found that a trust was not created, in part, because of the lack of a beneficiary separate from the

    trustee. That case involved a bequest to a charity before the adoption of the doctrine of "cy pres" in

    Maryland. The will left substantial property to the Harriet Lane Home the income of which was to

    be used to operate contagious disease wards. The testatrix was definite as to the type of contagious

    disease units to be run and that a substantial amount of the bed space should be available to poor

    children. The particular contagious diseases that were the target of the testatrix's charitable intent

    (scarlet fever and diphtheria) were removed as a menace because of immunization and available

    drug therapy. Additionally, open wards were, at the time of the testatrix's death, considered

    unacceptable for the care of patients with contagious diseases. The legal heirs of the testatrix

    claimed that the bequest was for specific purposes, and that because those purposes could not be

    accomplished, the remaindermen, presumably, would receive the property. The Court held that no

    trust could exist because the gift was to the Harriet Lane Home and it would, in effect, be trustee for

    itself. The Court also held that the bequest was either absolute (creating an endowment fund for the

    home) or not an absolute gift but an estate on a condition subsequent. The Court held that

    conditions subsequent are not favored by the law because the breach of such a condition causes a

    forfeiture and the law is adverse to forfeitures. Indeed, it held that the "conditions" were merely

    expressing the grantor's confidence that the grantee would use the property as closely as practicable

    for the effect specified. Today, of course, the cy pres statute would remedy this situation.

    Additionally, the institutional charitable funds statute would alter the "income only" character of the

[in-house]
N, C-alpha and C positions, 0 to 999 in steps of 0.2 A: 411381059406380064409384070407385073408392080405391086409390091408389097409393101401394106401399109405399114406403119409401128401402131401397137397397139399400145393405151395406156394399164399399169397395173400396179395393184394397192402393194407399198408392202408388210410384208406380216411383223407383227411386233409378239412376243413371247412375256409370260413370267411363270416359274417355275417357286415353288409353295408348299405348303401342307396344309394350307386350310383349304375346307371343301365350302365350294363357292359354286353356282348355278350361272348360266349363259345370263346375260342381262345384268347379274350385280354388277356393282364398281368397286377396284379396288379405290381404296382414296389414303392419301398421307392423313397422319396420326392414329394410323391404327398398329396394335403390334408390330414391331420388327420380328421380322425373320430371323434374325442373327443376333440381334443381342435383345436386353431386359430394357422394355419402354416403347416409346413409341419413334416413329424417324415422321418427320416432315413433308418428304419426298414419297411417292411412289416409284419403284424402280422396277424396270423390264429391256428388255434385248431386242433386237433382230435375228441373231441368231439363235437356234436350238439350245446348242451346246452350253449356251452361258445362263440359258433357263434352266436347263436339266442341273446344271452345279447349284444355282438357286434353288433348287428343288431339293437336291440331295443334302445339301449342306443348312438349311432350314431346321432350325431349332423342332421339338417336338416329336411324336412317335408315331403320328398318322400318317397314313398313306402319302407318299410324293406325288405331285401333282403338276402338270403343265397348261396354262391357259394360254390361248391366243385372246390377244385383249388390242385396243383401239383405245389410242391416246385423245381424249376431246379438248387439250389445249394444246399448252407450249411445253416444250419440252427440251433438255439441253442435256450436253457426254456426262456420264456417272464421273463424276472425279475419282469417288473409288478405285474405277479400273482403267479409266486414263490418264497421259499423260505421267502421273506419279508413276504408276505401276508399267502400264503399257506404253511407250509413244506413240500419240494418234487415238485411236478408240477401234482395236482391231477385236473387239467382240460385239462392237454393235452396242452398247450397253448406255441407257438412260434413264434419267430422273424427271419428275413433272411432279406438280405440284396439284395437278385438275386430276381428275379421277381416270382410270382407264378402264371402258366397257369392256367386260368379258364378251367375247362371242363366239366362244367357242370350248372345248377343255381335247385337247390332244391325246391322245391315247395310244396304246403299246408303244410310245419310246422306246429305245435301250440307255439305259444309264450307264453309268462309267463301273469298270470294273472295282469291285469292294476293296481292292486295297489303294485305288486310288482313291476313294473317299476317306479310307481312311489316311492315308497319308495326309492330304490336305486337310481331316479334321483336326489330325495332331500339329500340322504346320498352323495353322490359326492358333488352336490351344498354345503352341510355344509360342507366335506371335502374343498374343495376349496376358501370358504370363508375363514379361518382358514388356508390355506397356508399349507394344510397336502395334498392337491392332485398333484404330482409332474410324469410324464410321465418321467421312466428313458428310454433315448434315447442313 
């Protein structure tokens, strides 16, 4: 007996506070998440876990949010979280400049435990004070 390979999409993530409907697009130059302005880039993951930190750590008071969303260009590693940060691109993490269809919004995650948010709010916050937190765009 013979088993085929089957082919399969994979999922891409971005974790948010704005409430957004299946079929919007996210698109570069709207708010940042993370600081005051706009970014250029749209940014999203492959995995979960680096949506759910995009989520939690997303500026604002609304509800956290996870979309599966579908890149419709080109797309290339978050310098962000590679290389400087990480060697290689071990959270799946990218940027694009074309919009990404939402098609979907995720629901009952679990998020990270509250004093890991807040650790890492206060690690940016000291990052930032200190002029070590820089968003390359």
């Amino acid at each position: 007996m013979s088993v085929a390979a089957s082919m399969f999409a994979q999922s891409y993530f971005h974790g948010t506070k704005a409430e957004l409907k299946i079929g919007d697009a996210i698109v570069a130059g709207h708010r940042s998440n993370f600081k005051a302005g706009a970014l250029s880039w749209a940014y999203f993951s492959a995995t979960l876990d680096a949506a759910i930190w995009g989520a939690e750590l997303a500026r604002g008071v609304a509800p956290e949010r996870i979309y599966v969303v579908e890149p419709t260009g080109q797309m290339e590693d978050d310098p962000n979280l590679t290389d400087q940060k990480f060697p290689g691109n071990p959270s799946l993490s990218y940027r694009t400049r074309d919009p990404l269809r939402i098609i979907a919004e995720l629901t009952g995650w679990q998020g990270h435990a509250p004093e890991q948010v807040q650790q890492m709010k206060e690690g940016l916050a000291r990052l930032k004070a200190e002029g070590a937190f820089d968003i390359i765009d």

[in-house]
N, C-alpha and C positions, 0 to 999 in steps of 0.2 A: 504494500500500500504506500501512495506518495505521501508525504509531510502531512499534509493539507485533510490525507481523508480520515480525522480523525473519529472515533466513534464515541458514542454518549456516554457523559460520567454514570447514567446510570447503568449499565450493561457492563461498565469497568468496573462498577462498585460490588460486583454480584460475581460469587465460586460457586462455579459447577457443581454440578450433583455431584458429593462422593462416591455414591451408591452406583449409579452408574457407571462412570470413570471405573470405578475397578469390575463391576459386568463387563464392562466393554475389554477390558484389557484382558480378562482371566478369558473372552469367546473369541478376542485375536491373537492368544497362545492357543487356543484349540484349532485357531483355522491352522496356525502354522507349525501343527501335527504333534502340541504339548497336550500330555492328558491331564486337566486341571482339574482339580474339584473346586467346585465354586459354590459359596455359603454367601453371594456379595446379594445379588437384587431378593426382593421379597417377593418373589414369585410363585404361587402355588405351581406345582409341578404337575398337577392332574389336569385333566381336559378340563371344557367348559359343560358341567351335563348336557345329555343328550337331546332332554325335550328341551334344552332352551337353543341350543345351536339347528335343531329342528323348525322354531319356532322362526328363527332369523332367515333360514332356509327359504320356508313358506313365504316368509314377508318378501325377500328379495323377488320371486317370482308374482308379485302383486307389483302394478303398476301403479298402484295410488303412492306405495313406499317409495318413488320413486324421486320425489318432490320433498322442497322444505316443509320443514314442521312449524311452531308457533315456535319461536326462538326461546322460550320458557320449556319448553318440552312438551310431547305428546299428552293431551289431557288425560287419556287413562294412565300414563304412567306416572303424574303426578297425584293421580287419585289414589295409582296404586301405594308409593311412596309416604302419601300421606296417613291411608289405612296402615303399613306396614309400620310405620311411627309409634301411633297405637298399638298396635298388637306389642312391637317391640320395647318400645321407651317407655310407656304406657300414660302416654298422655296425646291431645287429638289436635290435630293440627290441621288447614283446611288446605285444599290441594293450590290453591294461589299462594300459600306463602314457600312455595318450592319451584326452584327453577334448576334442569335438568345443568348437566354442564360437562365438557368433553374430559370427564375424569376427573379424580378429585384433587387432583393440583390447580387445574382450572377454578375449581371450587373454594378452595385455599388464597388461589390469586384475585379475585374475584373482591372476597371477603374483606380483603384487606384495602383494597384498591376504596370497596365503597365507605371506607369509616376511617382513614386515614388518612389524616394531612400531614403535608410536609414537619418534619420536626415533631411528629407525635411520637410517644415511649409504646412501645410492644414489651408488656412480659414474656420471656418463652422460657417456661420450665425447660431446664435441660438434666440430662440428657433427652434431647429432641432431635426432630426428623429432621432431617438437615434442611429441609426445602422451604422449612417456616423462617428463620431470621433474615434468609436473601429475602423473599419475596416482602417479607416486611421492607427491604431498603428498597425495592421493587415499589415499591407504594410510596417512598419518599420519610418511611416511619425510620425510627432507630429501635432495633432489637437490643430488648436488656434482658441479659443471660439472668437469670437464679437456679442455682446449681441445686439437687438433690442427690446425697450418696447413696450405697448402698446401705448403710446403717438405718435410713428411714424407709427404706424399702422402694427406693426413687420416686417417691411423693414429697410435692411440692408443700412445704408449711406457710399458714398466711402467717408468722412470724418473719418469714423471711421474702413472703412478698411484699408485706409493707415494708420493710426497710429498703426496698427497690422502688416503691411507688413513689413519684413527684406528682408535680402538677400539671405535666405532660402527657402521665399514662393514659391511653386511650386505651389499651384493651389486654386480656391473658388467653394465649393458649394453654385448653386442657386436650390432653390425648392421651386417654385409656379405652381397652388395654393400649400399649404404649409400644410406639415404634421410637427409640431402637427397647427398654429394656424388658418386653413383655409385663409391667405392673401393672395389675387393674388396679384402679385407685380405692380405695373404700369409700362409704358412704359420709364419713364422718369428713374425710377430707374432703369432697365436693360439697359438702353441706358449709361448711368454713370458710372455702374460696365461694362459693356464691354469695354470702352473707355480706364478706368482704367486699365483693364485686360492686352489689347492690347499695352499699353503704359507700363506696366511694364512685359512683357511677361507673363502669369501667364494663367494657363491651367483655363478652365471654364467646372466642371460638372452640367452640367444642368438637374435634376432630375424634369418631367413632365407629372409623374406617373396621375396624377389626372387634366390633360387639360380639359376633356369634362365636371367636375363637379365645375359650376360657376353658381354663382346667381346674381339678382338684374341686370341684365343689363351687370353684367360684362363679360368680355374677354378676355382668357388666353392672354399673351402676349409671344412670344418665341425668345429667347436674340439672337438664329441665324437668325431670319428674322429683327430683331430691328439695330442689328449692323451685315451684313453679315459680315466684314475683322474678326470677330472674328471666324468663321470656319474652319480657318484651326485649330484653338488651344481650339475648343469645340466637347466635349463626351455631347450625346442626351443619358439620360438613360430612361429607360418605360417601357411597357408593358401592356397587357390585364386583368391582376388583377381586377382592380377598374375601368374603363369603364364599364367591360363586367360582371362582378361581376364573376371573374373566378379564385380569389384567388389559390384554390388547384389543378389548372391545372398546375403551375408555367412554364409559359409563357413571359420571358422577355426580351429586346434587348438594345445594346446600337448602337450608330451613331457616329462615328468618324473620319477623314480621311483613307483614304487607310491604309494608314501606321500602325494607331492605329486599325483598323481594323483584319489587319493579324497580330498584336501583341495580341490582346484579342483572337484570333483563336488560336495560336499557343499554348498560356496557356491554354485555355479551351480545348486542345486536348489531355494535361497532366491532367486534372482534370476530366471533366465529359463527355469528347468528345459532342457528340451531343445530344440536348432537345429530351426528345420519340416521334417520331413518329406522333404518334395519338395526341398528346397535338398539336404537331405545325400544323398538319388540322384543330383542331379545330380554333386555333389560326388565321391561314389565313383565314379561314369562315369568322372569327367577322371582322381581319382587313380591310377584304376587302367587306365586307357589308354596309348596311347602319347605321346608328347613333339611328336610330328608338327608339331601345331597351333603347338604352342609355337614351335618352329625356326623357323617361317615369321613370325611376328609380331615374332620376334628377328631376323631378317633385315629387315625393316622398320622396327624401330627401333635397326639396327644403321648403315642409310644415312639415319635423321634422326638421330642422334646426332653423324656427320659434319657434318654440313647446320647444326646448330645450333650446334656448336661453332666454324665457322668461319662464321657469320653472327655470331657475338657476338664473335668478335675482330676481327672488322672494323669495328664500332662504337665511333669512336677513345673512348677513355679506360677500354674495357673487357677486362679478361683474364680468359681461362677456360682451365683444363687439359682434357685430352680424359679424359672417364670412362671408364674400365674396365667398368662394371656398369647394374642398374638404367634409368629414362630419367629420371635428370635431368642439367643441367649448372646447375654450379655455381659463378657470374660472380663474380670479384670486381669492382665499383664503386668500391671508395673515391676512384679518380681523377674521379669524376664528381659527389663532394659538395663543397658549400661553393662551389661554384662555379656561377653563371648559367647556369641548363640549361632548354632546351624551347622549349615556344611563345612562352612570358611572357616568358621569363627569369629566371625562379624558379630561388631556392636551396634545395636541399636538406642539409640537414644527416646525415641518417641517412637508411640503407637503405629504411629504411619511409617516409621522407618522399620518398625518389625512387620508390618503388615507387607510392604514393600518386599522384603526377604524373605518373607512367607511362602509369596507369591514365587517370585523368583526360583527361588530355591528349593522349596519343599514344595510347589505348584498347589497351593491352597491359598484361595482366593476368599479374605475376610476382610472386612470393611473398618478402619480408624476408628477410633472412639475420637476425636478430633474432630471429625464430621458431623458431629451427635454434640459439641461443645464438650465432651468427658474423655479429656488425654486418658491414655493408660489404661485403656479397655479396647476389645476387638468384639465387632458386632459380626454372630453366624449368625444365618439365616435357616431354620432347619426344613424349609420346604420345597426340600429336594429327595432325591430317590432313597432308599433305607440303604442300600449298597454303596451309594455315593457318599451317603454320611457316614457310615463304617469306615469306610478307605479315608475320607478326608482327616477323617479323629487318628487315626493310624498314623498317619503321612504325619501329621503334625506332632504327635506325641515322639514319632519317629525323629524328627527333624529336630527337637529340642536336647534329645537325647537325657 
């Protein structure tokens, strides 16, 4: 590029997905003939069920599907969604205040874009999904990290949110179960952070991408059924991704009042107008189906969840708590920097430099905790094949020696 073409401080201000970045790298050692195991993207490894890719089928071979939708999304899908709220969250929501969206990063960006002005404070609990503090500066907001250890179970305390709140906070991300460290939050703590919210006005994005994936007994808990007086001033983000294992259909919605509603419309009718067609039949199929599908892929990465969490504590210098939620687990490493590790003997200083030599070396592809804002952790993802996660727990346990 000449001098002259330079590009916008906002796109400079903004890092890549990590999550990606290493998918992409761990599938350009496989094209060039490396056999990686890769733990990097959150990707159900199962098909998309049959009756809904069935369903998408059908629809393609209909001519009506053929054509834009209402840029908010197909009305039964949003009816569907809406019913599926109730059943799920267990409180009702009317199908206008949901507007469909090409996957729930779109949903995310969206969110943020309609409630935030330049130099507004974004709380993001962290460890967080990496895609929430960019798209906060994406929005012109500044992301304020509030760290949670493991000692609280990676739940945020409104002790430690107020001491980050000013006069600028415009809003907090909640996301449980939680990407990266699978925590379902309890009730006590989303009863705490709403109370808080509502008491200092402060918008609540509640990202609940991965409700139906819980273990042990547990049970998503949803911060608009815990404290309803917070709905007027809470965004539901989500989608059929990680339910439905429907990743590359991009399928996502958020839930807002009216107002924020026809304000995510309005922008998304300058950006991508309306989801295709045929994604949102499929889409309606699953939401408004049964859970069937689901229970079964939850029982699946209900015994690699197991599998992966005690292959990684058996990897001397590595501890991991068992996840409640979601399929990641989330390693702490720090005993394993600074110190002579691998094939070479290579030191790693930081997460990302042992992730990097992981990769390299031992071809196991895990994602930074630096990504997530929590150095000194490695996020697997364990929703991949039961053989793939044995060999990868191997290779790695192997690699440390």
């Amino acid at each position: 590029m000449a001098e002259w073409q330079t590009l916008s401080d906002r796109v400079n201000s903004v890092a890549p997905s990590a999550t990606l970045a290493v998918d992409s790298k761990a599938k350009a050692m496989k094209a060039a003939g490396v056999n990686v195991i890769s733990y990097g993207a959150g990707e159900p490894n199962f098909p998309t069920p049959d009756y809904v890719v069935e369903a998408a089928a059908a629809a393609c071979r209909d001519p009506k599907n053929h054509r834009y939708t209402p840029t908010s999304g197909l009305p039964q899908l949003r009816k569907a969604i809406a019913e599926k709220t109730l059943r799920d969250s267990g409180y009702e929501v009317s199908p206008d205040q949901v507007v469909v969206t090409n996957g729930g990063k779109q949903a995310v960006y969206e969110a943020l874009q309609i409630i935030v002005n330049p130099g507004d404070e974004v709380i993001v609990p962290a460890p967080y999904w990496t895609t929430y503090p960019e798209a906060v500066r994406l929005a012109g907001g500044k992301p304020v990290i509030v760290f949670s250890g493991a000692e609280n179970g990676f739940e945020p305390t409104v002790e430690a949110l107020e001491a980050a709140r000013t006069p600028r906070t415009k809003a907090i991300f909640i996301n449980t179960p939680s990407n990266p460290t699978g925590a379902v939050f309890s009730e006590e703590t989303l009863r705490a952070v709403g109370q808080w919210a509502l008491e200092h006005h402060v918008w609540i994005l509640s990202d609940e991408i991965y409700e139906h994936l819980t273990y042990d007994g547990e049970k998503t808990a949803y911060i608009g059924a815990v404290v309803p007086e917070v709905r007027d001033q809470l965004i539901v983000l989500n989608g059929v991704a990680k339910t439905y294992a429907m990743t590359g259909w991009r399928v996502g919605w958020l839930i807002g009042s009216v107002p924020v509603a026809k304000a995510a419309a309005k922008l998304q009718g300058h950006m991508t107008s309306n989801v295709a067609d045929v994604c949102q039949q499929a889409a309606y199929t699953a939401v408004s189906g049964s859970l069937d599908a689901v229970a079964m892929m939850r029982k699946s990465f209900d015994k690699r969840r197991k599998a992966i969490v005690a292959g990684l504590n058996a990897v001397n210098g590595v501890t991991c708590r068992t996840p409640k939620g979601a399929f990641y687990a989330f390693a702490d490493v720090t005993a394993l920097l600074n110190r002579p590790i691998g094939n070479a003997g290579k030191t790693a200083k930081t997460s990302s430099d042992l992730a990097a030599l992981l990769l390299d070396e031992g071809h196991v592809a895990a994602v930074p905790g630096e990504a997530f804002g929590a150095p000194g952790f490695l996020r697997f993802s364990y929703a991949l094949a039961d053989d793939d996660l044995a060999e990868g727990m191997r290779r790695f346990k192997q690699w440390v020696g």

d. The rule that a trust cannot exist without a separation of the legal and

    equitable title raises an issue as to the efficacy of revocable trusts used as Will substitutes. In the

    basic revocable trust the settlor is the sole trustee during his or her competency. In addition, the

    settlor retains the right to amend or revoke the trust. Maryland has no case directly upholding this

    standard arrangement. There are cases, however, where the Court discusses revocable trusts

    without raising the issue as to such arrangements being illusory. In Upman v. Clarke, 359 Md. 32

    (2000) the Court noted but did not otherwise discuss that the property was placed in trust initially

    with the settlor as sole trustee. Other jurisdictions have held that the revocable trust is valid as a

    trust because it has another beneficiary at the death of the settlor. Due to the revocable nature of the

    trust, however, this beneficiary has a very tenuous hold on the trust. See Restatement of Law of

    Trusts (2nd) § 56 Comments f; Farkas v. Williams, 125 N.E. 2nd, 600 (Ill., 1955) ("A contingent

    © Franke, Sessions & Beckett LLC A Maryland Estates and Trusts Law Firm

  • equitable interest in remainder.") The Maryland Courts addressed an analogous situation in an

    irrevocable in trust in U.S. v. Baldwin, 283 Md. 586 (1978). In that case the settlor retained a life

    estate in the assets, the right to name himself as trustee, and a limited testamentary power of

    appointment so that he could name any person as the remaindermen. In Baldwin, the Court held

    that the remaindermen had "vested remainder in the trust corpus, subject to divestment by Baldwin's

    exercise of his testamentary power." Baldwin at 595. This created a beneficiary separate and apart

    from the settlor. See also Pope v. Safe Dep. & Tr. Co., 163 Md. 239 (1932). Presumably, the Court

    of Appeals would uphold the basic revocable trust arrangement if it is presented to it. It cannot be

    denied, however, that there is a fundamental tension between the basic principles underlying a law

    of trust and the recognition of a revocable trust as a "trust." A trust is characterized by the bundle of

    fiduciary obligations that the trustee owes to the beneficiary.

    e. Maryland holds that only when there is a total identity between beneficial and

    equitable titles does merger apply:

    "It is true that, if the settlor reserves the right to use the property, and does

    use it in accordance with the terms of the trust, as evidenced from the intention of the parties, there

    may be nothing remaining at the death of the settlor; but the question of whether or not a trust has

    been created cannot be made to depend